Stark-raving ingenuity makes the Disney 3-D animated Wreck It Ralph a rare treat, and to paraphrase Joe Bob Briggs, the fable it tells doesn’t get in the way of the story.
It walks a fine line between the cute and the uncanny. An ape-like 8-bit video-game heavy named Wreck It Ralph has been demolishing the same apartment house for some 30 years, quarter by quarter. Shunned by the other characters in the Fix It Felix Jr. video game, Ralph (voiced by John C. Reilly) sojourns into neighboring video games in hopes of distinguishing himself.
Through mishaps, he’s stranded in a sticky, fer-girls racetrack game called Sugar Rush, in which adorable candy princesses race in cookie cars. This increasingly sinister Candyland is ruled over by the bulbous-headed King Candy (Alan Tudyk voices, doing a sharp Ed Wynn imitation). A reject “glitch” girl longs to join the racers, but her participation may lead to the total destruction of the game. The metaphysics of how this arcade world works include a transit system, homeless characters from out-of-order games and graffiti (“All your base are belong to us” is scrawled on a wall by some vandal).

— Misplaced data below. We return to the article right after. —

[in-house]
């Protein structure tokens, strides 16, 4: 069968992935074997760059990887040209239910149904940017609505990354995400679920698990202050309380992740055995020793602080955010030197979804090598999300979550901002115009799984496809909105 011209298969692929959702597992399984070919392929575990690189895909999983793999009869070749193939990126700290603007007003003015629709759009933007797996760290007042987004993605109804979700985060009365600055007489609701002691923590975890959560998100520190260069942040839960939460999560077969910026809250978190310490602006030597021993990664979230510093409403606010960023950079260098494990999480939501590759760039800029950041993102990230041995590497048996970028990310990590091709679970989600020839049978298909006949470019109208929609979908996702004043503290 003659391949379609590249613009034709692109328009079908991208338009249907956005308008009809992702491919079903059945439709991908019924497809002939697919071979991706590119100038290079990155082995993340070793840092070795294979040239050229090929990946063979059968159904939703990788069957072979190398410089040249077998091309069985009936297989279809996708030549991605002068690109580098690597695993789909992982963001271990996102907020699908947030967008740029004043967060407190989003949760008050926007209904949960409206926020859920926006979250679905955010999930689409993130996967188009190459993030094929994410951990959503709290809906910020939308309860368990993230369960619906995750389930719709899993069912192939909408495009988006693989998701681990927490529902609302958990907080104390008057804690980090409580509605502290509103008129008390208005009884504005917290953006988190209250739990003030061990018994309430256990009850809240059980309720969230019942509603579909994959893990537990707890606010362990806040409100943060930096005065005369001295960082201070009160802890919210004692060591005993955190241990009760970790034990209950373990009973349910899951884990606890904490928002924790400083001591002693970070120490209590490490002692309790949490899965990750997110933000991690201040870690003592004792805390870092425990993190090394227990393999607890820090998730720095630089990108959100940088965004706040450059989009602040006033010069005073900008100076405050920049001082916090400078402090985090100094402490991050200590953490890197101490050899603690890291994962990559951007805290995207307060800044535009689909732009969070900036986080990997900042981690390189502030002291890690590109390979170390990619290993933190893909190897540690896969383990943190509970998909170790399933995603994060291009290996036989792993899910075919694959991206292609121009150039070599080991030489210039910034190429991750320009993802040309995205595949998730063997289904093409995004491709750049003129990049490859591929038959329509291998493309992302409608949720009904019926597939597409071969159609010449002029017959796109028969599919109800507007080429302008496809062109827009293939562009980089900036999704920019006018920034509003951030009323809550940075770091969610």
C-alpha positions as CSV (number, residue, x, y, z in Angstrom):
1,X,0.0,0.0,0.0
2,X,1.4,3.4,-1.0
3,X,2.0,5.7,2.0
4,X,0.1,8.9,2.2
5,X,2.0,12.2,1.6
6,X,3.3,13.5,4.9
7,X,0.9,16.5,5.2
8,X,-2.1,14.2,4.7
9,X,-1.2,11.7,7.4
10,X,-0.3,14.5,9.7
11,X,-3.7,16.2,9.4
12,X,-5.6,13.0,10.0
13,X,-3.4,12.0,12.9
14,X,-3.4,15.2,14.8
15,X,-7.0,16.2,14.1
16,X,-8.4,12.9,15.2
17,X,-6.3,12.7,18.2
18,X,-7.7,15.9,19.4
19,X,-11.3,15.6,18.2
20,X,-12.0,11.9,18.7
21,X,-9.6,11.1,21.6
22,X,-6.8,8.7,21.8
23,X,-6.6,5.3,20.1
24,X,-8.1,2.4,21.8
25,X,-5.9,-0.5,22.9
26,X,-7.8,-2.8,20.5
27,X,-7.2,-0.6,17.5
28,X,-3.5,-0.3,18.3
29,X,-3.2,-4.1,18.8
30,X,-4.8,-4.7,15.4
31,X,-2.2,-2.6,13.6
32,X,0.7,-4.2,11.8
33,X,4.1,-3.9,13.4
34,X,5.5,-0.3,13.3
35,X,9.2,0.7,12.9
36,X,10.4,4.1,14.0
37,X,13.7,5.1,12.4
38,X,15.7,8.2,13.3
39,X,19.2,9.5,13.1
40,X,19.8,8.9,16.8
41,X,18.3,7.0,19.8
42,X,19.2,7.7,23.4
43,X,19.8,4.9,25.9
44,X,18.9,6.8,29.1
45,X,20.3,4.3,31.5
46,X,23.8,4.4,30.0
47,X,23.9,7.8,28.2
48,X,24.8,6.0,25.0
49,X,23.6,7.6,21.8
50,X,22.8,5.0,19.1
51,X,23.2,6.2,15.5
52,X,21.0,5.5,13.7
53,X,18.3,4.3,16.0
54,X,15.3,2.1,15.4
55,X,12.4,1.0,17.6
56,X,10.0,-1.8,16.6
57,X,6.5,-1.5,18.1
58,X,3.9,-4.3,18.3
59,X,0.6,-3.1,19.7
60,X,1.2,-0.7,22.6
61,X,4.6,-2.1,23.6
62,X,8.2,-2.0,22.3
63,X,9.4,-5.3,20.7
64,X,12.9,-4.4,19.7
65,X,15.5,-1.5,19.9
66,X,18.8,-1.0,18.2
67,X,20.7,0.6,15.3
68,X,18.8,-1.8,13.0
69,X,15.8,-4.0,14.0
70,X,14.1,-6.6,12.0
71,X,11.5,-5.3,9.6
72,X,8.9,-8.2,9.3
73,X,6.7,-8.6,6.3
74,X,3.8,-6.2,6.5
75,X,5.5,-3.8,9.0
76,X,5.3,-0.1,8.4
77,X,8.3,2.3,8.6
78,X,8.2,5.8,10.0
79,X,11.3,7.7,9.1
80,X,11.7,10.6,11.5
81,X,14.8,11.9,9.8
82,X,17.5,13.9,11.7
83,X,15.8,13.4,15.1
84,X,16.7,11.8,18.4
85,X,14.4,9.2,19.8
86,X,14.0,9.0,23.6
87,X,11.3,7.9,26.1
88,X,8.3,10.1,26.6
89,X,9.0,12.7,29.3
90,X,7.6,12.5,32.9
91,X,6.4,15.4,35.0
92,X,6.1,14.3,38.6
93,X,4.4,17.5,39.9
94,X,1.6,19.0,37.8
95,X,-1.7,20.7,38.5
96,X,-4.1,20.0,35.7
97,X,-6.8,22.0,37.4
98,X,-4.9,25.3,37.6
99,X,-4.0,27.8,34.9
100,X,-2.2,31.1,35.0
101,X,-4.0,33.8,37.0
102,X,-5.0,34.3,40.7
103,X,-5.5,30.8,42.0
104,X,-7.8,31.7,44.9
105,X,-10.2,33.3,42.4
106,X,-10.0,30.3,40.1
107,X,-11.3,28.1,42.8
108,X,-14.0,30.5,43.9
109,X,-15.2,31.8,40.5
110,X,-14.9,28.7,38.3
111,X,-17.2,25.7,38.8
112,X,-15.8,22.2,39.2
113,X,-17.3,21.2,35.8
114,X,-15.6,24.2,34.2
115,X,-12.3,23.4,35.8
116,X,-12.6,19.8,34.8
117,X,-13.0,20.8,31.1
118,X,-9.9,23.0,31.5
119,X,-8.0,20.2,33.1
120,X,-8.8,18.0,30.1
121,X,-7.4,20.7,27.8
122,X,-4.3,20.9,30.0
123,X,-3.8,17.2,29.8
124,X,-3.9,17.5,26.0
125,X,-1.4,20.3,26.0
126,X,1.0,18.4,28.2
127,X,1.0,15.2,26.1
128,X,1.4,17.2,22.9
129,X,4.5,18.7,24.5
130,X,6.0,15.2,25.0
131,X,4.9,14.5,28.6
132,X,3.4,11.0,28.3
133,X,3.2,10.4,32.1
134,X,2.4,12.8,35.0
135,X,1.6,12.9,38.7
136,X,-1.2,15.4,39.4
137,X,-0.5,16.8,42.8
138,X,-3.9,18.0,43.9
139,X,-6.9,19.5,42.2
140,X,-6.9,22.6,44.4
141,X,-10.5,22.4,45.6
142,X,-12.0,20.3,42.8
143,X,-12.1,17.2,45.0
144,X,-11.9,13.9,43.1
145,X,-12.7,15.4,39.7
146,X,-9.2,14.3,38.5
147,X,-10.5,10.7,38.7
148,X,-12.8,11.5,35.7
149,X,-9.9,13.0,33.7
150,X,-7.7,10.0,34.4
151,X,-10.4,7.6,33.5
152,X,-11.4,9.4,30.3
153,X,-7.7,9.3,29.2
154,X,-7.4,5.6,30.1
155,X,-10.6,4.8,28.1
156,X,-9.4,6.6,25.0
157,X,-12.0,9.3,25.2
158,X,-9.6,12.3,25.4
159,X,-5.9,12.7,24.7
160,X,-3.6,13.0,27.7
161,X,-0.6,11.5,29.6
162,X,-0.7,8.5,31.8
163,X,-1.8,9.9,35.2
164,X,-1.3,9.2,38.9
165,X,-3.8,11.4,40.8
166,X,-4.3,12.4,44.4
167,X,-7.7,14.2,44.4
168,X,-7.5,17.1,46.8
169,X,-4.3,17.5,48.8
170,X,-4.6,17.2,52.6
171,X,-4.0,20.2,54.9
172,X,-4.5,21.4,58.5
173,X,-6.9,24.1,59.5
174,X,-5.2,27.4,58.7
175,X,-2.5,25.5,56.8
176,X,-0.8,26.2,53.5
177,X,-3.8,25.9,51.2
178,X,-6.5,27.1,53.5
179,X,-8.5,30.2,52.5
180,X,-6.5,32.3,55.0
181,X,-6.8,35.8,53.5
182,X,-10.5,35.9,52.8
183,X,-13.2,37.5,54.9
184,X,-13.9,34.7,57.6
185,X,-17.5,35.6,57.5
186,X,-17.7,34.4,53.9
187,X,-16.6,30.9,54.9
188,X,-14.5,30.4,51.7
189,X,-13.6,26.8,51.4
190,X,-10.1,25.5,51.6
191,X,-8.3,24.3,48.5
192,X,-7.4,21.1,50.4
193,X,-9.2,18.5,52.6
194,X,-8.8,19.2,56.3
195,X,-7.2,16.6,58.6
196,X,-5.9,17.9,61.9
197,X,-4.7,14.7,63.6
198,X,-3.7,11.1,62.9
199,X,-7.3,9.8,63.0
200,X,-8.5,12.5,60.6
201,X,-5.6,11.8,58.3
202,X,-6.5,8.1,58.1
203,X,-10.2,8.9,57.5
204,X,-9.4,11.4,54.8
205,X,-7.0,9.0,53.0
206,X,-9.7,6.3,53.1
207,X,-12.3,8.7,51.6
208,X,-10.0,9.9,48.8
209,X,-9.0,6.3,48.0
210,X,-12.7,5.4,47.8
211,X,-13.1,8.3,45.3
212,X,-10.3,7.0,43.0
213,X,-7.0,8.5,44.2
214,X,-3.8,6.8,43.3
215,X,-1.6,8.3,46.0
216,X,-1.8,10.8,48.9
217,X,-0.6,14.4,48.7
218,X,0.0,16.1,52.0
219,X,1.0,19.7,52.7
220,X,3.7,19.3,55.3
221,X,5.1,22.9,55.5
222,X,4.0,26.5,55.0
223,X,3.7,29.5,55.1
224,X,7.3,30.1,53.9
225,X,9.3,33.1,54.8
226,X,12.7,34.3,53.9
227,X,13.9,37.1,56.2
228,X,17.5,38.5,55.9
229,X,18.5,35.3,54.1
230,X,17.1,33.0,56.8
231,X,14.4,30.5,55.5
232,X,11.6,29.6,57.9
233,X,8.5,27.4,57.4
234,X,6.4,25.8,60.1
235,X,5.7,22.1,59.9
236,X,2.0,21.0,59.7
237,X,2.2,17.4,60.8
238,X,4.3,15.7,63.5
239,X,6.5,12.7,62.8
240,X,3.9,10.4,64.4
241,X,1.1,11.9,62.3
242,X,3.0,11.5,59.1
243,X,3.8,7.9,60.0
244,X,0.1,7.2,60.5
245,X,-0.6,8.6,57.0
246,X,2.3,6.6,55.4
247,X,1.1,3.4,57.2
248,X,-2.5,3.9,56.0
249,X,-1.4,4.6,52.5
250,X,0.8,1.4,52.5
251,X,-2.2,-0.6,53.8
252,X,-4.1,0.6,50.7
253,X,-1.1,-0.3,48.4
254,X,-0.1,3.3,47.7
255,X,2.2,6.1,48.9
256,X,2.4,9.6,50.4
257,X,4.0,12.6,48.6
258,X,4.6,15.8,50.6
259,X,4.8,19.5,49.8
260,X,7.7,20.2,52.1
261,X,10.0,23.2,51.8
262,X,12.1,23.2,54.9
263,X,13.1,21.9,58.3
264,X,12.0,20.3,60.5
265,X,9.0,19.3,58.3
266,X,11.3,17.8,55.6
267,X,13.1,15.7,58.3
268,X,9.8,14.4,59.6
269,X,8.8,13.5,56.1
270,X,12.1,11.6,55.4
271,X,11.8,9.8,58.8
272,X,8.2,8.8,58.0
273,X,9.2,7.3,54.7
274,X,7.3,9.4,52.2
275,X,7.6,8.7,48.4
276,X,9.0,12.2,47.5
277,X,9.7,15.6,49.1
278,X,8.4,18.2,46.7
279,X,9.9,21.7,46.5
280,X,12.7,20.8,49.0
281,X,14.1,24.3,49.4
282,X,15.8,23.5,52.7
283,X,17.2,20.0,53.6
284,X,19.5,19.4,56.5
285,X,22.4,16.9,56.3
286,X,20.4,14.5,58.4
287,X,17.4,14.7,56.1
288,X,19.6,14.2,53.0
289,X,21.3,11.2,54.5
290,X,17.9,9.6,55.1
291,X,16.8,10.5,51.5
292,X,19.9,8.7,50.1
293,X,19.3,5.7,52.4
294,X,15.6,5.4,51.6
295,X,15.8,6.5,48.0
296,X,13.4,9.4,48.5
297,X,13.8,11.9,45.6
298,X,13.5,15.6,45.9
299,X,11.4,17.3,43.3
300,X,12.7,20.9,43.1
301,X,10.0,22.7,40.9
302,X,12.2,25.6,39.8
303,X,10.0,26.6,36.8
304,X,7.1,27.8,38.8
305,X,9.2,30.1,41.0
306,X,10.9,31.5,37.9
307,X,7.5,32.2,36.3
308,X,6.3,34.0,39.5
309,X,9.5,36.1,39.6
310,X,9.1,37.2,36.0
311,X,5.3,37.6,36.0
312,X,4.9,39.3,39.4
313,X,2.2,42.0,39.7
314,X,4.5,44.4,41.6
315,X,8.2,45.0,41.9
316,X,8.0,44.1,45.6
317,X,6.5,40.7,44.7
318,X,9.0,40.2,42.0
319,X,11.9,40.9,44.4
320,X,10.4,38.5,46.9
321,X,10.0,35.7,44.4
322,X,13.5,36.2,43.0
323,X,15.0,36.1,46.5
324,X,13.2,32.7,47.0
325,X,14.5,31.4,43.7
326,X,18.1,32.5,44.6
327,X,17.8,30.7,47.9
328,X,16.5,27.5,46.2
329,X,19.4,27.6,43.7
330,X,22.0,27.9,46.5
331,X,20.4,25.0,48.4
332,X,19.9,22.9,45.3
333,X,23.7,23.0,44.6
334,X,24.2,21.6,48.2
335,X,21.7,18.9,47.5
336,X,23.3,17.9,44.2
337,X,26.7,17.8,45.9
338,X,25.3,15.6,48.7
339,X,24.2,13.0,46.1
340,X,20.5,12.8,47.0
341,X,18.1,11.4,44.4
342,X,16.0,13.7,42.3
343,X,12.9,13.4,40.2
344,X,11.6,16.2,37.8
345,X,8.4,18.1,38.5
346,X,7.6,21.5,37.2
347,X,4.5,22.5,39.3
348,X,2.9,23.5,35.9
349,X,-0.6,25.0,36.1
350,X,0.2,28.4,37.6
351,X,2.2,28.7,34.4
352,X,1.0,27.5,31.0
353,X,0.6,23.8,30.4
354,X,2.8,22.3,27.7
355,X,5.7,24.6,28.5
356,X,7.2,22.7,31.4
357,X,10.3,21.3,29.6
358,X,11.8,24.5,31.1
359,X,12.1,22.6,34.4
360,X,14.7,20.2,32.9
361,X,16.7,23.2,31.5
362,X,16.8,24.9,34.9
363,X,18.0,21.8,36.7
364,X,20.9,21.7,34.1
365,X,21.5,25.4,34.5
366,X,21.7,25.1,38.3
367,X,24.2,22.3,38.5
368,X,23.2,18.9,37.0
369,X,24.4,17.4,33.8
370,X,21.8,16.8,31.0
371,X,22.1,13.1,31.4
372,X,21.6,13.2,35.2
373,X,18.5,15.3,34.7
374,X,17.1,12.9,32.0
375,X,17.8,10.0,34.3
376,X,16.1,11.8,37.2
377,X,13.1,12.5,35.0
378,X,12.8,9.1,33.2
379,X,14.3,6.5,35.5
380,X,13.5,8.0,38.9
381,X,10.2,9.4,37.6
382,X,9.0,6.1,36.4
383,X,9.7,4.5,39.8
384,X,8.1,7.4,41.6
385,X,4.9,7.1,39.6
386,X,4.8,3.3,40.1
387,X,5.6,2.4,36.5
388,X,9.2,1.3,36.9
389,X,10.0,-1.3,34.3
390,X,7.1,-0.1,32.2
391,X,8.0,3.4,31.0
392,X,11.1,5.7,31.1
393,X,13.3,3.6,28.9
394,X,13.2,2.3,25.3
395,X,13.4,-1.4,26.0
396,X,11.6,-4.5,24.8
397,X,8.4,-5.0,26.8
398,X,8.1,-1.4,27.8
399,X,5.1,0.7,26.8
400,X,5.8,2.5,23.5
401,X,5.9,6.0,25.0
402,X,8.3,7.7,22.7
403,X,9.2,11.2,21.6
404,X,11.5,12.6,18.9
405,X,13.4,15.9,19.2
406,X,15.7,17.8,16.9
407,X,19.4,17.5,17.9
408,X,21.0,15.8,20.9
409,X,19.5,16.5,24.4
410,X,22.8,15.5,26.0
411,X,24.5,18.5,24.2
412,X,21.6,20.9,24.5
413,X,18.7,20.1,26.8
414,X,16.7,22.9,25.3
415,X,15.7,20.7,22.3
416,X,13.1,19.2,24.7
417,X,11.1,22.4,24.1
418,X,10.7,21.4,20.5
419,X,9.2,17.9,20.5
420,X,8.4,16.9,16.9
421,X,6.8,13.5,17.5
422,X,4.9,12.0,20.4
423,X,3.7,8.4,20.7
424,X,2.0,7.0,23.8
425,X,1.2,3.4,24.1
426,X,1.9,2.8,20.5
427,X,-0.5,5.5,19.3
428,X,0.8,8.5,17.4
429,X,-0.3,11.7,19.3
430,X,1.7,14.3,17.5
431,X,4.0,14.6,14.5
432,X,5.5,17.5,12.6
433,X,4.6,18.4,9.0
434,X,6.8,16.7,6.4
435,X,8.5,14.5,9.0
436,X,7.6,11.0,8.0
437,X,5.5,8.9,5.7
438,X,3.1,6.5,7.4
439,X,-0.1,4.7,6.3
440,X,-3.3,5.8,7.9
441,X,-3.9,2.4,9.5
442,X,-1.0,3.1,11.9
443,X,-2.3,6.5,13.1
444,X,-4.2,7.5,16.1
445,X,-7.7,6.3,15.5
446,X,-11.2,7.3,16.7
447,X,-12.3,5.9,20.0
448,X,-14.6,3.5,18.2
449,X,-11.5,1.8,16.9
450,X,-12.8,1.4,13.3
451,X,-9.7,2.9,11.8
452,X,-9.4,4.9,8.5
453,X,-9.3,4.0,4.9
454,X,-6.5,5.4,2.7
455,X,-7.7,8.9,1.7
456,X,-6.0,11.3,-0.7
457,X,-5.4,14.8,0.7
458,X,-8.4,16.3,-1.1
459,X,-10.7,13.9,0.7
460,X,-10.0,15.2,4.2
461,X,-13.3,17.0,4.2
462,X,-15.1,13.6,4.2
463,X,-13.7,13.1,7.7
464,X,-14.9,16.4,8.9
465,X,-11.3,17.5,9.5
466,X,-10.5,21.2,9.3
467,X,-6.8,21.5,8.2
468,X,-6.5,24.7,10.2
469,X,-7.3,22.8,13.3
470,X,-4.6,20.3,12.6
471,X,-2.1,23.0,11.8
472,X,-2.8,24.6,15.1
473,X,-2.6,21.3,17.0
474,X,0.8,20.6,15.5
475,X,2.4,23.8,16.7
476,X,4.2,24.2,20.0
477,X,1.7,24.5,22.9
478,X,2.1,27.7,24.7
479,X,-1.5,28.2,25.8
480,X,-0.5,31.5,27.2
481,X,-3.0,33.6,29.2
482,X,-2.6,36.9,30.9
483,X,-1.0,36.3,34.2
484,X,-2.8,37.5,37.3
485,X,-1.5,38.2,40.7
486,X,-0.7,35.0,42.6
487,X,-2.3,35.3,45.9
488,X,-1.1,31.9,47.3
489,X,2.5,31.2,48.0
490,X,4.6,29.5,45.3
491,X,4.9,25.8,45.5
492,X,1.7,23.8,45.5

Yet Wreck It Ralph isn’t crushed by its own concept or by in-jokes, and its central fable transcends good-vs.-evil storytelling. It honors the balance between creation and destruction. You couldn’t improve the balance of the characters, a match-up of the put-upon Reilly and the bratty Sarah Silverman, who voices the candy-covered gamine Vanellope.
The opening cartoon is a similar jaw-drop: “Paperman” may introduce sugared-out kids to the glory of black-and-white, dialogue-free story-telling. Set in New York City shortly before the end of elevated-rail service (1955 or so), it follows the meeting between a young white-shirted salary-man and a large-eyed girl whose lipstick kiss is the only red in the movie. On the cusp between Billy Wilder and Yasujirô Ozu, this gorgeous short has one thing in common with Wreck It Ralph: both are examples of what can be done with animation through ideas that could only exist in the realm of cartoons.
‘Wreck it Ralph’ opens in wide release on Friday, Nov. 2.